Energized the night after The Blue Shroud performance, Guy easily balanced or bested any timbres from Vandermark’s reed collection. At points melding swing and free music, Guy’s chiming guitar-like plucks were so speedy that the motion was almost blurred as he met Vandermark’s chesty hippo-waddling baritone saxophone blasts. A rhythmic tenor sax/bass duo balanced on reed tongue slaps as dual mallets hit bass strings. Solo showcases were most telling though. Playing unaccompanied tenor saxophone, Vandermark’s multiphonics suggested cadence and commitment in equal measure. On his own, Guy’s finger and bow vibrations approximated the timbres of mandolin, koto and flat-top guitar at different times, without ever losing the personal free music impulses that define his playing.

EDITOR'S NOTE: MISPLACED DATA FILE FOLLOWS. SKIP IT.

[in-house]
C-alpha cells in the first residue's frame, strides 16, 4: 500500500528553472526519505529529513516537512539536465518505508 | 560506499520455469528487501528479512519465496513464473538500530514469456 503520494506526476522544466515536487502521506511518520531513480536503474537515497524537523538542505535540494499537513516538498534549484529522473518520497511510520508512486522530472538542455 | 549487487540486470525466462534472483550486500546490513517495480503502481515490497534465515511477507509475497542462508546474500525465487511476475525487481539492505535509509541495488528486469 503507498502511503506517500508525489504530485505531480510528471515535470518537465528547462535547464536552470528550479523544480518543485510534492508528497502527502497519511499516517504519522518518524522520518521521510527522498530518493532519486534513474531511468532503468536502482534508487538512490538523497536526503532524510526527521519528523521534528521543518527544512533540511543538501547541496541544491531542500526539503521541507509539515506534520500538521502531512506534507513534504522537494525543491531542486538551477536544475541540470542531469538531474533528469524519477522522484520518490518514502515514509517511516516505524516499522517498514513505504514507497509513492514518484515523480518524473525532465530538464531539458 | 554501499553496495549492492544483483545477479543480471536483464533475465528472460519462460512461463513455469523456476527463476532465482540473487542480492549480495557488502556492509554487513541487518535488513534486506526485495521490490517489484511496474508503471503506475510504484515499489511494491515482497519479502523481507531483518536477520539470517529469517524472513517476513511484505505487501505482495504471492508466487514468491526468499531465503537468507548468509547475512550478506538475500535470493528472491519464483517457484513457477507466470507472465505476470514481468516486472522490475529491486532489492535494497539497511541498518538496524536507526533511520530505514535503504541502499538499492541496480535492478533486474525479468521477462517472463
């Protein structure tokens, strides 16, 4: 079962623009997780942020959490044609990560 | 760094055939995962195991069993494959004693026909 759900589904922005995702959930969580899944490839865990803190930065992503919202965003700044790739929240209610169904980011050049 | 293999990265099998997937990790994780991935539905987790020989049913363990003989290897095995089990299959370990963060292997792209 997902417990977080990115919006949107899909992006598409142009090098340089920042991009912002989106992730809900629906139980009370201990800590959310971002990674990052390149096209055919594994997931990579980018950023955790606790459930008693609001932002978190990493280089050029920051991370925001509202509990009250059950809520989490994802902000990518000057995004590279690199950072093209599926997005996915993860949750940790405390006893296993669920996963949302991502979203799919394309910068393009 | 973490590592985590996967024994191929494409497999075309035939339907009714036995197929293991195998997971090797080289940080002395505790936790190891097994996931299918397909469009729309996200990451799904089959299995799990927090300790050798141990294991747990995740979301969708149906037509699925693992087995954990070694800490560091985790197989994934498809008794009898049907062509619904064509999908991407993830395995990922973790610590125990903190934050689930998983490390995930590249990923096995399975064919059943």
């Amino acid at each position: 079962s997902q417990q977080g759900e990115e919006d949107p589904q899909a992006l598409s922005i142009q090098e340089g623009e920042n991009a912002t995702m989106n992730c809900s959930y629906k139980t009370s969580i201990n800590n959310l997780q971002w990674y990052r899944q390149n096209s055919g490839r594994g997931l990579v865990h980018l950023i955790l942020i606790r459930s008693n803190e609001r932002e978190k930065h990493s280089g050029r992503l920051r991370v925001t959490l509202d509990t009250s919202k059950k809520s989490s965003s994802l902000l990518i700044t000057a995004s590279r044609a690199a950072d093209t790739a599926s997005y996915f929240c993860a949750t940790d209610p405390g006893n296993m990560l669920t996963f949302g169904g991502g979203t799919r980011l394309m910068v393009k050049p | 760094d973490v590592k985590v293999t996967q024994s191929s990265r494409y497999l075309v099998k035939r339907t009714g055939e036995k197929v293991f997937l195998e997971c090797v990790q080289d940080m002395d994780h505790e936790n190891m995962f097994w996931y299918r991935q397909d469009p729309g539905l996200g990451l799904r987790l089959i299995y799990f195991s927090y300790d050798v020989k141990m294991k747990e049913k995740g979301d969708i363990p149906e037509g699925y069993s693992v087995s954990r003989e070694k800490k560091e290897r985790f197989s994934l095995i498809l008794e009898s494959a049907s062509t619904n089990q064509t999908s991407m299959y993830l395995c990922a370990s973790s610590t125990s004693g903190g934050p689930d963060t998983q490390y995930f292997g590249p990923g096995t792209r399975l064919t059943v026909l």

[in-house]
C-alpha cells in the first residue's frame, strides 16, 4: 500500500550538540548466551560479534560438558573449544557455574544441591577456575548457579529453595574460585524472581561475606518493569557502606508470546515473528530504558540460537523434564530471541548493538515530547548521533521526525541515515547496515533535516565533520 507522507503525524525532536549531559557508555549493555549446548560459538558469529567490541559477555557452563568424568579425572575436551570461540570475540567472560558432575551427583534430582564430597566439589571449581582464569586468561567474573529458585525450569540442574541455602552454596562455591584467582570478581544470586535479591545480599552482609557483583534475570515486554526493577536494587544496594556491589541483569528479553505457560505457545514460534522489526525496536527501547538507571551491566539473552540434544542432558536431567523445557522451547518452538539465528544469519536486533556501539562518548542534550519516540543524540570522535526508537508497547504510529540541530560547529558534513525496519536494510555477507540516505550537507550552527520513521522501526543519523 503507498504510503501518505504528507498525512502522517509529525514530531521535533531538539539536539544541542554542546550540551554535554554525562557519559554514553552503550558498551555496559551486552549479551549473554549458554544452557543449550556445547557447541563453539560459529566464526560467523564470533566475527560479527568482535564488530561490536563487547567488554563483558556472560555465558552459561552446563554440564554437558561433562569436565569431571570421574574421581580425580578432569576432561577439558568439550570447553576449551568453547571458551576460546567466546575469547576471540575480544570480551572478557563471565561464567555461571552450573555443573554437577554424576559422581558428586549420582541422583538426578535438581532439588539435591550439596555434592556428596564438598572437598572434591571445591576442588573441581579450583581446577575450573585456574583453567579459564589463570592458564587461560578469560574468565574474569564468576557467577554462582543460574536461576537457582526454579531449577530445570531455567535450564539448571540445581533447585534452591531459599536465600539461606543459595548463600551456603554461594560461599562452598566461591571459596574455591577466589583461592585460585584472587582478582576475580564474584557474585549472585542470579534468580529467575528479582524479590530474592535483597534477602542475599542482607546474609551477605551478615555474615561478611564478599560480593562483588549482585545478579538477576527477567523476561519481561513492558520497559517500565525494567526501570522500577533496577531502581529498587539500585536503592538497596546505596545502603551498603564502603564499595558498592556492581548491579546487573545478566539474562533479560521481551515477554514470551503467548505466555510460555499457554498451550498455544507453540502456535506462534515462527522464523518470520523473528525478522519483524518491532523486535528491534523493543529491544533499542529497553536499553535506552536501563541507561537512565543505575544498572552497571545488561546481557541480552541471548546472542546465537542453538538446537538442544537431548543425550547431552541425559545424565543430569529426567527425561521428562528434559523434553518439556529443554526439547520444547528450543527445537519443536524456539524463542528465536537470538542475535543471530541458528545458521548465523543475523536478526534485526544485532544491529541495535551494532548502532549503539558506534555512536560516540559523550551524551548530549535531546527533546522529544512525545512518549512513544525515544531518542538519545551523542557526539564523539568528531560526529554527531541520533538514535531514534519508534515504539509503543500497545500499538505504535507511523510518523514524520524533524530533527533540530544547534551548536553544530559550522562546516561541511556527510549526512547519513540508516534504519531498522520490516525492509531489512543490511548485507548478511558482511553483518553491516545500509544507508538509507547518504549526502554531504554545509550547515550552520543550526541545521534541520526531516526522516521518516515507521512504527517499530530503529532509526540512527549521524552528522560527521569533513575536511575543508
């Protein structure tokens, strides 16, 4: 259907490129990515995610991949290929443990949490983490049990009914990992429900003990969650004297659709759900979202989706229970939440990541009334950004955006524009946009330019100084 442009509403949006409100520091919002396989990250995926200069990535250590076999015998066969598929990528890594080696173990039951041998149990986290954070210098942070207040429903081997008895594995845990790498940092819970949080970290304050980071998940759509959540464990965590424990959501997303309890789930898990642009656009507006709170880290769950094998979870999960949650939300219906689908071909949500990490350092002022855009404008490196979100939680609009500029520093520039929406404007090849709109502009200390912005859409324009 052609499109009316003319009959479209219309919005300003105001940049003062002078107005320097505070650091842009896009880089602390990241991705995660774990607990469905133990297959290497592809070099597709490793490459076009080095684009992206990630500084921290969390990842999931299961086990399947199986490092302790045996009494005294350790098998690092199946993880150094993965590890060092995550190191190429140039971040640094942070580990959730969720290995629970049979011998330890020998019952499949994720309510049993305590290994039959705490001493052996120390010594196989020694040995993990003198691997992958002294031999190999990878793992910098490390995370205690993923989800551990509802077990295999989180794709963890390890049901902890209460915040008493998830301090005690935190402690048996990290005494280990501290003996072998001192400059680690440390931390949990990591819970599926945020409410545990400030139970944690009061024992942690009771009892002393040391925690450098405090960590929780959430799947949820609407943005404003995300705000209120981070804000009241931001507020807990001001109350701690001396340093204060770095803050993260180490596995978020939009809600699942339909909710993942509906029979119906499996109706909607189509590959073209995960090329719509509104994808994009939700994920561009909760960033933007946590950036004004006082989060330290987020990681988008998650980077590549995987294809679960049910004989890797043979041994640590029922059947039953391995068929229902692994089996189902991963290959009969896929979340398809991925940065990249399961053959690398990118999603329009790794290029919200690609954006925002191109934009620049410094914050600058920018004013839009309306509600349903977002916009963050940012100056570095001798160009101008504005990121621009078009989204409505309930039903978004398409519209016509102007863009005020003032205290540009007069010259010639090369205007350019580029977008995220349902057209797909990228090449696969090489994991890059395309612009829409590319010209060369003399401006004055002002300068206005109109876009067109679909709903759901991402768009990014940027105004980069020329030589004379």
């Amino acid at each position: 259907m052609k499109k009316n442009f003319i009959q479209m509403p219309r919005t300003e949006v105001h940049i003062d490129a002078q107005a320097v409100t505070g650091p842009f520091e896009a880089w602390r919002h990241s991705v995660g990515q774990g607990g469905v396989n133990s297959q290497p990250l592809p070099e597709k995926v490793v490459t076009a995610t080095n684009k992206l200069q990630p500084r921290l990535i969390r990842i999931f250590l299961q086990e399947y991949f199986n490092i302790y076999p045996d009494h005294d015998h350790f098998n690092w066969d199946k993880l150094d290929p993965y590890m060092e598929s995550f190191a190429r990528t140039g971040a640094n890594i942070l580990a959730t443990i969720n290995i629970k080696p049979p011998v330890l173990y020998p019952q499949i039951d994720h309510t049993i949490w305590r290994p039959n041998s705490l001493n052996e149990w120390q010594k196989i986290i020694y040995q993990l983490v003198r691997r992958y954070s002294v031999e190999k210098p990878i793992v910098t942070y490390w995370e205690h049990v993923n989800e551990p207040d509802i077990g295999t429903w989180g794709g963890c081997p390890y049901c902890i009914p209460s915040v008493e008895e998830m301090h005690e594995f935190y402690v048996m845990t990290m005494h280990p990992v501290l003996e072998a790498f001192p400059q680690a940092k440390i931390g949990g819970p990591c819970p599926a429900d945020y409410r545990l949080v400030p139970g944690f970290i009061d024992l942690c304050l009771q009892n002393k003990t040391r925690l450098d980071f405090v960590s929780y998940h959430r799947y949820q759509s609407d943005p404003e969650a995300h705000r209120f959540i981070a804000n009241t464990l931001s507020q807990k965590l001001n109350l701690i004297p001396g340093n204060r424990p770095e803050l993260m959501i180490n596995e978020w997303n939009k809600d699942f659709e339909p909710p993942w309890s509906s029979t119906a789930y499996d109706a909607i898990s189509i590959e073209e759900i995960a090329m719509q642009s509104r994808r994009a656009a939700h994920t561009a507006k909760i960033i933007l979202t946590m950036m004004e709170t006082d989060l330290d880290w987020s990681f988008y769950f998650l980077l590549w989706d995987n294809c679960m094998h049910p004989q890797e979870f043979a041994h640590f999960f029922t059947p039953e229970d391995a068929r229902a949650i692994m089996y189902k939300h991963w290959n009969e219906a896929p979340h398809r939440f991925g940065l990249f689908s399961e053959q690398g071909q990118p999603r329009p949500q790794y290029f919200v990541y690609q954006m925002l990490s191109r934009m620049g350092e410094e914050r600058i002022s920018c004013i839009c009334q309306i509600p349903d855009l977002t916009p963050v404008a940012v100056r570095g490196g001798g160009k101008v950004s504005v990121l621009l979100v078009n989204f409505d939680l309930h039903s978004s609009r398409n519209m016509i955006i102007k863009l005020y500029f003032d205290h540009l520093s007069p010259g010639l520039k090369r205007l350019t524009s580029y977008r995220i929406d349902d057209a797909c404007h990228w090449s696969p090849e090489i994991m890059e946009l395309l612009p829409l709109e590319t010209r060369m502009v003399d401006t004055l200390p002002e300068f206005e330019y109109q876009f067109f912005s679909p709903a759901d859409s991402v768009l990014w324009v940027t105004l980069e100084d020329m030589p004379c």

It’s this well considered individuality which make Guy’s improvisations plus the breath of compositions such as The Blue Shroud so memorable.
—For MusicWorks #121 Spring 2015